But subjectively you make something less of itself by thinking that the fire could cool you. This is when Obi's explanation [ie. using something contrary to its final cause diminish one's reason] made sense to me.

So the "becoming less of itself" happens in the mind, particularly in the faculty of reason. Because through reason we learn that there is a final cause.



Just as how objectively gay marriage would never be a marriage (because the reproductive organ is used contrary to its final cause). But subjectively some people think that it is a "marriage." By doing this they have diminish their reason. And since reason is what differentiate us from animal, if it [ie. reason] continues to diminish to the point of extinction (just suppose that it could do so, ie. extinct) then the human would become an animal. The proponents of gay marriage, contraception and other things contrary to natural law have become sub-human because by their practice they have little by little diminish their reason (the one separating them from the animal).

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Frankly, beng, I fail to see what you are trying to say. I hope that is not rude. I am just confused I guess.


No offense taken :).


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 Post subject: Re: Utility contrary to the designed purpose of created things
PostPosted: Sun Mar 04, 2012 6:51 am 
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Got it. I didn't realize the separation (objective/subjective).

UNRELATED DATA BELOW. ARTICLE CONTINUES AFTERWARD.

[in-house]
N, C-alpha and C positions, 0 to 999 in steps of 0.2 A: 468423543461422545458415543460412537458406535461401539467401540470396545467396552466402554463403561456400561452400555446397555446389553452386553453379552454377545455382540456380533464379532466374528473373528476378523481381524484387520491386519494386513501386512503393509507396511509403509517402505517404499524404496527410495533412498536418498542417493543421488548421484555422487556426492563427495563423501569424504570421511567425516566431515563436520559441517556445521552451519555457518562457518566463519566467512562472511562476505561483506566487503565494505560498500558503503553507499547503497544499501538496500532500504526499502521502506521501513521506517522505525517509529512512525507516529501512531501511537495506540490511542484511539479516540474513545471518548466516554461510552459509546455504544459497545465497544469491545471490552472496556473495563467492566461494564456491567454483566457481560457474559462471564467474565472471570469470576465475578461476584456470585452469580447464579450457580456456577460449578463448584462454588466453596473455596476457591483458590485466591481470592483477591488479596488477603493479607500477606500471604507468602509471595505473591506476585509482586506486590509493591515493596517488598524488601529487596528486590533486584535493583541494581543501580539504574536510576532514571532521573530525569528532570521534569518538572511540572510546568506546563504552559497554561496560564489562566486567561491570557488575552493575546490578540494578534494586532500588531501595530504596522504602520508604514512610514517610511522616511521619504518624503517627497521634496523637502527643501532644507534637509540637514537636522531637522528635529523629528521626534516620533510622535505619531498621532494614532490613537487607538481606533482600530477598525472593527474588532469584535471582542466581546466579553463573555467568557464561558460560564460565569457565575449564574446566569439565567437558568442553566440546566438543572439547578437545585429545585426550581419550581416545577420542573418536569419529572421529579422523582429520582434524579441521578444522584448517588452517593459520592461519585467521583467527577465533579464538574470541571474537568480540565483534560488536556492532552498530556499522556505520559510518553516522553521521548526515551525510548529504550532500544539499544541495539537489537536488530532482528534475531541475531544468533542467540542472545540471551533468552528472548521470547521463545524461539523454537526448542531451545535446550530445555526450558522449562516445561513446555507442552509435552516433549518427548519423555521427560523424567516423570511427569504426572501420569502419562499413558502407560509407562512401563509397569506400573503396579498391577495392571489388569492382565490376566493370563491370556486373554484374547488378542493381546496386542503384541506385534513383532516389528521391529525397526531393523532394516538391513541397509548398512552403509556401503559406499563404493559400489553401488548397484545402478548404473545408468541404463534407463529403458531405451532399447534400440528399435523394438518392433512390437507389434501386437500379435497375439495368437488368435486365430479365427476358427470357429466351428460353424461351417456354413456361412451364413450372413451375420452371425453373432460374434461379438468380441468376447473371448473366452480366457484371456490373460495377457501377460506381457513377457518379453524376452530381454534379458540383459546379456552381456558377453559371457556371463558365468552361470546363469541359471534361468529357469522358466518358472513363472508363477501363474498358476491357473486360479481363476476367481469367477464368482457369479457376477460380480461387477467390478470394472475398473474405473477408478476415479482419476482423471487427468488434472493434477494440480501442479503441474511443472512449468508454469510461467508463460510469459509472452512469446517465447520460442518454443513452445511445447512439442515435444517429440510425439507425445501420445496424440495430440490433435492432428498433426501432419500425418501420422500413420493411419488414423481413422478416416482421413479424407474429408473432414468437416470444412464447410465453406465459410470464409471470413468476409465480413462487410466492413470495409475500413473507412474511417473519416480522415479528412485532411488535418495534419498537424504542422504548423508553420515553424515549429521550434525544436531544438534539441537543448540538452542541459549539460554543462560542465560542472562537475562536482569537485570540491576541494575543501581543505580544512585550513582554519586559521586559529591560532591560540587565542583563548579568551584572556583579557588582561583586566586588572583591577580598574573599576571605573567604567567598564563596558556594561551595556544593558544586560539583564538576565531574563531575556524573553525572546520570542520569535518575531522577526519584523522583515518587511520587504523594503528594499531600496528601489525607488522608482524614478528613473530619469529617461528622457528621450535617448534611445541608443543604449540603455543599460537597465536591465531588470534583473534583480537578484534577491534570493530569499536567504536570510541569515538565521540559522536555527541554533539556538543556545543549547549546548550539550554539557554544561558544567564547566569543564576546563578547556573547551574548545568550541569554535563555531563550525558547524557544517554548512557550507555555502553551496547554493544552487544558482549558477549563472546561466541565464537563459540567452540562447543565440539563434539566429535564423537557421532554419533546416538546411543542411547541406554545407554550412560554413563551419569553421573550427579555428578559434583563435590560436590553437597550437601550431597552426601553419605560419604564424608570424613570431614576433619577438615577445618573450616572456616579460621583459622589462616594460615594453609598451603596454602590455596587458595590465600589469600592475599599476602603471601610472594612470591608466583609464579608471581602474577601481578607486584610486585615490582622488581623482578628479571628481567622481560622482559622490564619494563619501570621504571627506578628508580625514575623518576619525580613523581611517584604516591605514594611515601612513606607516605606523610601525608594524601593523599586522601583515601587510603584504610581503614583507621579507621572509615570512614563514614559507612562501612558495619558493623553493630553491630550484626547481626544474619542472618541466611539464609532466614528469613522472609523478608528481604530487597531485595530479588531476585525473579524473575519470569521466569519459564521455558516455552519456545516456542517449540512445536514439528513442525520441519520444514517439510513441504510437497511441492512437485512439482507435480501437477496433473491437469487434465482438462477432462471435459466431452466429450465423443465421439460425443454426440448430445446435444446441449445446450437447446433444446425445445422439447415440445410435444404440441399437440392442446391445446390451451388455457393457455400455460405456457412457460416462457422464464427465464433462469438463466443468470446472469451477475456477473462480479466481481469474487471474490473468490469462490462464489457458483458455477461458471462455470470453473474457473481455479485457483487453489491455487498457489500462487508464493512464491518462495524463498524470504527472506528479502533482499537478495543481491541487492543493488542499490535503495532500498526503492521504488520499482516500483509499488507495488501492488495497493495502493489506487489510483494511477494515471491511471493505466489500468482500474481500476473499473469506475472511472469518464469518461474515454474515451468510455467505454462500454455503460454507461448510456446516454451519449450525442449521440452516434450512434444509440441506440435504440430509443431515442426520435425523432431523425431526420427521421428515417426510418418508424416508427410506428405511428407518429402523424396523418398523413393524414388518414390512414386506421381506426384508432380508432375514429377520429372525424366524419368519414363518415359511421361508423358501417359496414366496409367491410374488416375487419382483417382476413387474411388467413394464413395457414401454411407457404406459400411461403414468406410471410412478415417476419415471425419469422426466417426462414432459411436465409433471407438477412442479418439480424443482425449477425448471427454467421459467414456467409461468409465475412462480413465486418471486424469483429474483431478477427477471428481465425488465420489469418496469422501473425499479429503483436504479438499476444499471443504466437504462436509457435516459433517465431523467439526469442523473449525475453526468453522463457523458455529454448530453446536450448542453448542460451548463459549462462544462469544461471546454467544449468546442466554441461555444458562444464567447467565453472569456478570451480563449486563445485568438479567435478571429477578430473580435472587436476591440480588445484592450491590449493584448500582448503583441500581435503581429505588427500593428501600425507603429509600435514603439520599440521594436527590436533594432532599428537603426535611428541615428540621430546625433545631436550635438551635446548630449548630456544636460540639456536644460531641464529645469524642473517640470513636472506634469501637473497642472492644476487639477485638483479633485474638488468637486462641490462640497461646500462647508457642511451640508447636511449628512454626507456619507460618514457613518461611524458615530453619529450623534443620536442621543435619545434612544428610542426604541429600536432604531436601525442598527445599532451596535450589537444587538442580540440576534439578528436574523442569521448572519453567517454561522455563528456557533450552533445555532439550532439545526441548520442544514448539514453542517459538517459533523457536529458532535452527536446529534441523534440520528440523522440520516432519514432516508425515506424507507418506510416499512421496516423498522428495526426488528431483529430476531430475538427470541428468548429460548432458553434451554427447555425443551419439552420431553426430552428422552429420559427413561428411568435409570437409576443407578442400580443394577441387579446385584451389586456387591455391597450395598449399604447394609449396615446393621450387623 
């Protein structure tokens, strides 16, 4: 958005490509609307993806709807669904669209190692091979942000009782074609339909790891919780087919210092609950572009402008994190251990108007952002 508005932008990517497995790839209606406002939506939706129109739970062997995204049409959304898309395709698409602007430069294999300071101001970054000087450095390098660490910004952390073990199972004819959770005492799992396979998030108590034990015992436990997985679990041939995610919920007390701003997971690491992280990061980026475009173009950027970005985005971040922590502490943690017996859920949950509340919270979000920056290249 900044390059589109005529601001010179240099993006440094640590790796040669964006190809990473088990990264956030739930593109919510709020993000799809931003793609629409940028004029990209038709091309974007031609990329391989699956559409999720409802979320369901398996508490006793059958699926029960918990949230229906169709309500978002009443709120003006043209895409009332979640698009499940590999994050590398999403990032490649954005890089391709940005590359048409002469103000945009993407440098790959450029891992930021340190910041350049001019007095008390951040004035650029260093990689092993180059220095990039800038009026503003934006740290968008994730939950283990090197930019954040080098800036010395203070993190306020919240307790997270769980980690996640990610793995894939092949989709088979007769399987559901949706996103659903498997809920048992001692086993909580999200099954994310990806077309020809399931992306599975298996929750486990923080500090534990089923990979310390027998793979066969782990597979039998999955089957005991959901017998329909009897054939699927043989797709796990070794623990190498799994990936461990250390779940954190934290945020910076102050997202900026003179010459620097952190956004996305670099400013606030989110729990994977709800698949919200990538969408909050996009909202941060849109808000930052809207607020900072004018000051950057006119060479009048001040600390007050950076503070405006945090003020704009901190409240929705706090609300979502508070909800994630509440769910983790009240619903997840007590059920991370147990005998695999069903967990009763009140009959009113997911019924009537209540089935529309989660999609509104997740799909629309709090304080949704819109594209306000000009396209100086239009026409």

Thank you!

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 Post subject: Re: Utility contrary to the designed purpose of created things
PostPosted: Sun Mar 04, 2012 9:42 am 
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beng wrote:
Objectively you can not make something less of itself as in how the fire will always warm you instead of cool you.

But subjectively you make something less of itself by thinking that the fire could cool you. This is when Obi's explanation [ie. using something contrary to its final cause diminish one's reason] made sense to me.

So the "becoming less of itself" happens in the mind, particularly in the faculty of reason. Because through reason we learn that there is a final cause.



Just as how objectively gay marriage would never be a marriage (because the reproductive organ is used contrary to its final cause). But subjectively some people think that it is a "marriage." By doing this they have diminish their reason. And since reason is what differentiate us from animal, if it [ie. reason] continues to diminish to the point of extinction (just suppose that it could do so, ie. extinct) then the human would become an animal. The proponents of gay marriage, contraception and other things contrary to natural law have become sub-human because by their practice they have little by little diminish their reason (the one separating them from the animal).

Does the reaching of incorrect conclusions by the employment of faulty arguments always result in the diminishing of reason, or are there some cases the reasoner can reason incorrectly without diminishing his reason while other cases the reasoner reasons incorrectly and yet does diminish his reason?